Remarkably, the child’s mother defended the private tutor
hotly, insisting that she was happy with the service she had provided. I
pointed out that this tutor had taken her money, claimed to be preparing her
daughter for an exam that she knew absolutely nothing about and failed to
advise her on the entry process. Still, she defended her; it was quite
extraordinary. In the end, we agreed to disagree on the woman’s professional
qualities. The only other contact I had with the girl’s mother after that was
when she passed on a brief request from the tutor in question – could I send
her a link to the subject specification?! Unbelievable. Given that this was
publicly available information and something she should have looked at two
years previously, I’m afraid I refused.
This case is obviously extreme, but it does illustrate the
potential risk that parents are taking when they assume that all tutors are the
Teaching & tutoringPosted by firstname.lastname@example.org Wed, August 15, 2018 13:47:26
Writing this makes me nervous. It has been on my mind as a
topic for several years, but until now I have avoided committing my thoughts to
writing. This is partly self-preservation: I am not keen to receive an onslaught
of complaints. Mostly, though, it is a desire to protect other people; I have met
numerous private tutors without formal teaching qualifications, all of whom
seem committed and passionate, many of whom clearly do a great job. I do not
wish to denigrate what they do.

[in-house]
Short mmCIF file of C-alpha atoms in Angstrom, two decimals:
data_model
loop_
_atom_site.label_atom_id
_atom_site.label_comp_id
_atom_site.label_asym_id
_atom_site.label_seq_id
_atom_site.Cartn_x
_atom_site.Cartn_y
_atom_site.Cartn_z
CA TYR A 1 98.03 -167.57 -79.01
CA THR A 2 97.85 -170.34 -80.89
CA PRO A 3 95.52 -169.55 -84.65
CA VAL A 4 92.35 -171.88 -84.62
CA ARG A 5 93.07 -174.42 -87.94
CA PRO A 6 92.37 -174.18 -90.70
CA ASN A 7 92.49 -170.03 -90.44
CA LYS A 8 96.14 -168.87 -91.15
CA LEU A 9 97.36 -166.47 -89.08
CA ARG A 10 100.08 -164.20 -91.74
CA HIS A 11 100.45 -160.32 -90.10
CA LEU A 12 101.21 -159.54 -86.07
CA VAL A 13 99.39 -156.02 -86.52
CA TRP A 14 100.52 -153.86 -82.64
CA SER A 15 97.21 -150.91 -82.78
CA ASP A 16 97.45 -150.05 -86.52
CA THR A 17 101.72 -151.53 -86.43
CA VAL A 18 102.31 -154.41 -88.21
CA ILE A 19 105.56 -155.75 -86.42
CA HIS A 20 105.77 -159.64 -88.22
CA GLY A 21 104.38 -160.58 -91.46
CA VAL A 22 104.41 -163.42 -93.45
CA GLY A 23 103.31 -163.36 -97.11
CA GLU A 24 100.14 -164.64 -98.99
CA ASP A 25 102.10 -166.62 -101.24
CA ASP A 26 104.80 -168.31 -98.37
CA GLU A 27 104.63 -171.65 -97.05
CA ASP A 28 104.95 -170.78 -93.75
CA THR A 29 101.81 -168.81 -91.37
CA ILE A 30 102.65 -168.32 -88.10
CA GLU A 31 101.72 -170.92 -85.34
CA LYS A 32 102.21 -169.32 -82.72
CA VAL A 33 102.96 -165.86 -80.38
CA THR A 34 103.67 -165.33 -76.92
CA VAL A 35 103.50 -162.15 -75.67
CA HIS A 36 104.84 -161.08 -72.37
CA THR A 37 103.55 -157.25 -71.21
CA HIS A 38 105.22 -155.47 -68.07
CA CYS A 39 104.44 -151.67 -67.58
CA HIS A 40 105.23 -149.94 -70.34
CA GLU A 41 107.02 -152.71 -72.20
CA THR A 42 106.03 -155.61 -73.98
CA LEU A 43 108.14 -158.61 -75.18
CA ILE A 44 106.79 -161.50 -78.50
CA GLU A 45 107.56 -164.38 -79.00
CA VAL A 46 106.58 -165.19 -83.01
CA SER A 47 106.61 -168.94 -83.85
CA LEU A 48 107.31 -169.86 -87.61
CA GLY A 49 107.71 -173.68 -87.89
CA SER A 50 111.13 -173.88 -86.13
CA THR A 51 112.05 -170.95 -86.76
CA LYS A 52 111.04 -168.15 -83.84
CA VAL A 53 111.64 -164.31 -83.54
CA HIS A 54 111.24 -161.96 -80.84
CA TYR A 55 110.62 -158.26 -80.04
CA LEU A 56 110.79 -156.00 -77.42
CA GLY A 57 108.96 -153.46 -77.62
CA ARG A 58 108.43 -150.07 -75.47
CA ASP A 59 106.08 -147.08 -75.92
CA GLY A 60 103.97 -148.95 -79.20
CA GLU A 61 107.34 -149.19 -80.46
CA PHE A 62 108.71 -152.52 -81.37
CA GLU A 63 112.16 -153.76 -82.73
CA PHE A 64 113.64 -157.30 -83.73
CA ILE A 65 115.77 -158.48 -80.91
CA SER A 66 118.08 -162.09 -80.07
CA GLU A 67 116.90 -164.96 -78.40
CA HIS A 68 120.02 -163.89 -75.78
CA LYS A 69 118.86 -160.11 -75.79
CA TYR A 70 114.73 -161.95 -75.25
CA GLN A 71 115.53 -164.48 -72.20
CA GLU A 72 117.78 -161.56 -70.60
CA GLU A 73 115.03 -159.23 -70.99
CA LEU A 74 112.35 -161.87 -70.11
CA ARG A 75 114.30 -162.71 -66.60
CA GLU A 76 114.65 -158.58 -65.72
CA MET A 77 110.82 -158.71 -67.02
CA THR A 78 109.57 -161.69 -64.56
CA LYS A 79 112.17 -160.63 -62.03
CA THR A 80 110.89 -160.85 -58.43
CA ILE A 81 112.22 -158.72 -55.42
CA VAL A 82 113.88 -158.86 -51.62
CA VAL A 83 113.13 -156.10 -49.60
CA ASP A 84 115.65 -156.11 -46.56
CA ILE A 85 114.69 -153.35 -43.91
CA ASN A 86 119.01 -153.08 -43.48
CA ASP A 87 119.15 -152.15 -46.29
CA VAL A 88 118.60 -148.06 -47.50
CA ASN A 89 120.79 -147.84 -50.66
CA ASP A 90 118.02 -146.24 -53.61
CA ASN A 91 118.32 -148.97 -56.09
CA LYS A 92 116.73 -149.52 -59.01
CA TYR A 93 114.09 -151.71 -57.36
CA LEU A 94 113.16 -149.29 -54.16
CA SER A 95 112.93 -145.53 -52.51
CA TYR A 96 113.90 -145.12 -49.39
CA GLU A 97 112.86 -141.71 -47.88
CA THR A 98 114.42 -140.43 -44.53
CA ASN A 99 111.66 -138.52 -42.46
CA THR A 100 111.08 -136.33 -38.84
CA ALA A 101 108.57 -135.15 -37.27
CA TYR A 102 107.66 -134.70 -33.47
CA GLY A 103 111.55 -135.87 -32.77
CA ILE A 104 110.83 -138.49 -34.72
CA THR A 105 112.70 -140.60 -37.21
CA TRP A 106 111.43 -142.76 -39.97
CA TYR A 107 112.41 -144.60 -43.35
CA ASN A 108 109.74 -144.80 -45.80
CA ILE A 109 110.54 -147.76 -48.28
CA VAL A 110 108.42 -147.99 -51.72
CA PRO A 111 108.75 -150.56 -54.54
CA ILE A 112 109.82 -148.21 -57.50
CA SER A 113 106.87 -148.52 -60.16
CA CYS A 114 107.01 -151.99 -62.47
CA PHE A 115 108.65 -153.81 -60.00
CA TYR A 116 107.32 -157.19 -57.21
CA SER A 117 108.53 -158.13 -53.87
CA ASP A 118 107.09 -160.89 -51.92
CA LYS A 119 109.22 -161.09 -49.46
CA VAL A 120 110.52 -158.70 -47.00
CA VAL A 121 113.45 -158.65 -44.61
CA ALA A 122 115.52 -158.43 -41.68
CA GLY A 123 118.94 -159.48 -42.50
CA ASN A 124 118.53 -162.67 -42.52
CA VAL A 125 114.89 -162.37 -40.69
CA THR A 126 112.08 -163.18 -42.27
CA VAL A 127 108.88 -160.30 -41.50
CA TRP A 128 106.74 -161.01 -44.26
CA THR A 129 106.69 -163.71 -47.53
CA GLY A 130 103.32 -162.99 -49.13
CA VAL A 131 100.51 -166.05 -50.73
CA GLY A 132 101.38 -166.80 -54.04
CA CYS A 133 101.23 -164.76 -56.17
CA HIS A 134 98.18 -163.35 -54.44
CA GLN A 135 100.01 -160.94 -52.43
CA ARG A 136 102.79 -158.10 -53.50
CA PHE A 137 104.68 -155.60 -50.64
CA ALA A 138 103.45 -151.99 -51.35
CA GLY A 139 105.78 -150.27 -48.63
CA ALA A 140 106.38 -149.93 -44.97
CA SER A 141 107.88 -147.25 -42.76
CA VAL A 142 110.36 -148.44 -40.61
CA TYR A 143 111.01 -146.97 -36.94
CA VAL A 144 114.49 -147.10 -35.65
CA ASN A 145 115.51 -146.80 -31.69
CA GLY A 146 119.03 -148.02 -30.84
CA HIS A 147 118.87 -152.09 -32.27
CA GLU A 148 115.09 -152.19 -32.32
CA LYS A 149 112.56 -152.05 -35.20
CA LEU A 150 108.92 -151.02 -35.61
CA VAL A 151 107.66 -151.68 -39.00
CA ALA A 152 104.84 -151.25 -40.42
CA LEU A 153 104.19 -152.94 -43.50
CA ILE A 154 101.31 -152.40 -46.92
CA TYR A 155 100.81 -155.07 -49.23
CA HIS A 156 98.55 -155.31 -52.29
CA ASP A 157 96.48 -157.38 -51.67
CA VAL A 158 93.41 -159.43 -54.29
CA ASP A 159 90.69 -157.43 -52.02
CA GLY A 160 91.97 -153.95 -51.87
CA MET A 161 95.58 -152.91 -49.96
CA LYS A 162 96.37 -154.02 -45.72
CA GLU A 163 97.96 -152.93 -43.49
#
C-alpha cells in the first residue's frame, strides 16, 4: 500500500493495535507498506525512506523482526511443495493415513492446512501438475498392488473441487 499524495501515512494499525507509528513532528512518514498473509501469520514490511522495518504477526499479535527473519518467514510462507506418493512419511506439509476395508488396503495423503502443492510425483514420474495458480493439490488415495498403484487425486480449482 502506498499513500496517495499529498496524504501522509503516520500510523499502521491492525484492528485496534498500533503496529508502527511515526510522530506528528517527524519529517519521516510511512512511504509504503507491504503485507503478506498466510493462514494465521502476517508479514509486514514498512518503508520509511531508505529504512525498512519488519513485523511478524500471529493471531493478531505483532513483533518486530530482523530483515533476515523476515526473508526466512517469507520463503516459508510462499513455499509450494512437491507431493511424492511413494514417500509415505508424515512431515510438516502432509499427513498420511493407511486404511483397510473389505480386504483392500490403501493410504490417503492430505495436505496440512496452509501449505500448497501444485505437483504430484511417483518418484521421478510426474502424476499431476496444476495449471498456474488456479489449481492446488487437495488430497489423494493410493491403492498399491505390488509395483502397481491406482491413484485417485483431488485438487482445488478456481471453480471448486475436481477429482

My concerns about the explosion of unqualified tutors offering
their services do not mean that all tutors without professional qualifications are to
be avoided; however, I do have serious concerns about some of them and I
believe that parents should approach the situation with their eyes wide open.
me be clear from the outset that my core concerns are in a particular area,
namely tutoring support towards a
specific examination goal. If your child is struggling in a subject and you
would simply like their confidence boosted, there are a huge range of tutors
that can probably help with this, including your enthusiastic nephew in his second
year at university. However, if you would like your child tutored to a particular
examination, and particularly if you are relying on the tutor to prepare them for
that examination in its entirety, I would urge parents in the strongest
possible terms to think carefully about what kind of tutor they employ.
Private tuition has exploded in recent years and the number
of parents choosing it as an option for their child has risen to a
record high. More and more parents are spending money on the service and the plethora of private
companies touting for business in this field is frankly bewildering. I have
been approached by dozens of providers keen to add me to their books and to